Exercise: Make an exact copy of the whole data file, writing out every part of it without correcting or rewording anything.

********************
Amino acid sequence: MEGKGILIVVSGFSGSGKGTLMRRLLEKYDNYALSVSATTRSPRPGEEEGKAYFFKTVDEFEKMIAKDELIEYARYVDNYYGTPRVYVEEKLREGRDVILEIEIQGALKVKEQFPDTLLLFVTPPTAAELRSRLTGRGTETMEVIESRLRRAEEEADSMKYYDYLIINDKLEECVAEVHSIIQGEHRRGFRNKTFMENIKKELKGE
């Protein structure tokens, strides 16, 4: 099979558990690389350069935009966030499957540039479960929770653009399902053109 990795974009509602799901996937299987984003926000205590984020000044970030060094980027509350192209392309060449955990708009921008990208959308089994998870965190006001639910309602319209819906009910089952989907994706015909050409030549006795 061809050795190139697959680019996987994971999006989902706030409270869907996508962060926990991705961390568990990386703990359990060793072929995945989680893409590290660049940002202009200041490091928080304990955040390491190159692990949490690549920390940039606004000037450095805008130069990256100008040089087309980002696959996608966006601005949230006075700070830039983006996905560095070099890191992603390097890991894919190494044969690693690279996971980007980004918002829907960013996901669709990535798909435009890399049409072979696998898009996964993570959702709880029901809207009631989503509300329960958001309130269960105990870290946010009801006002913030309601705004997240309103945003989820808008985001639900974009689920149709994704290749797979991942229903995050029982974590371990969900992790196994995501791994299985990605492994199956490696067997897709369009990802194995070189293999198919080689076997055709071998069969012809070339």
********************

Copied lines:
Amino acid sequence: MEGKGILIVVSGFSGSGKGTLMRRLLEKYDNYALSVSATTRSPRPGEEEGKAYFFKTVDEFEKMIAKDELIEYARYVDNYYGTPRVYVEEKLREGRDVILEIEIQGALKVKEQFPDTLLLFVTPPTAAELRSRLTGRGTETMEVIESRLRRAEEEADSMKYYDYLIINDKLEECVAEVHSIIQGEHRRGFRNKTFMENIKKELKGE
């Protein structure tokens, strides 16, 4: 099979558990690389350069935009966030499957540039479960929770653009399902053109 990795974009509602799901996937299987984003926000205590984020000044970030060094980027509350192209392309060449955990708009921008990208959308089994998870965190006001639910309602319209819906009910089952989907994706015909050409030549006795 061809050795190139697959680019996987994971999006989902706030409270869907996508962060926990991705961390568990990386703990359990060793072929995945989680893409590290660049940002202009200041490091928080304990955040390491190159692990949490690549920390940039606004000037450095805008130069990256100008040089087309980002696959996608966006601005949230006075700070830039983006996905560095070099890191992603390097890991894919190494044969690693690279996971980007980004918002829907960013996901669709990535798909435009890399049409072979696998898009996964993570959702709880029901809207009631989503509300329960958001309130269960105990870290946010009801006002913030309601705004997240309103945003989820808008985001639900974009689920149709994704290749797979991942229903995050029982974590371990969900992790196994995501791994299985990605492994199956490696067997897709369009990802194995070189293999198919080689076997055709071998069969012809070339």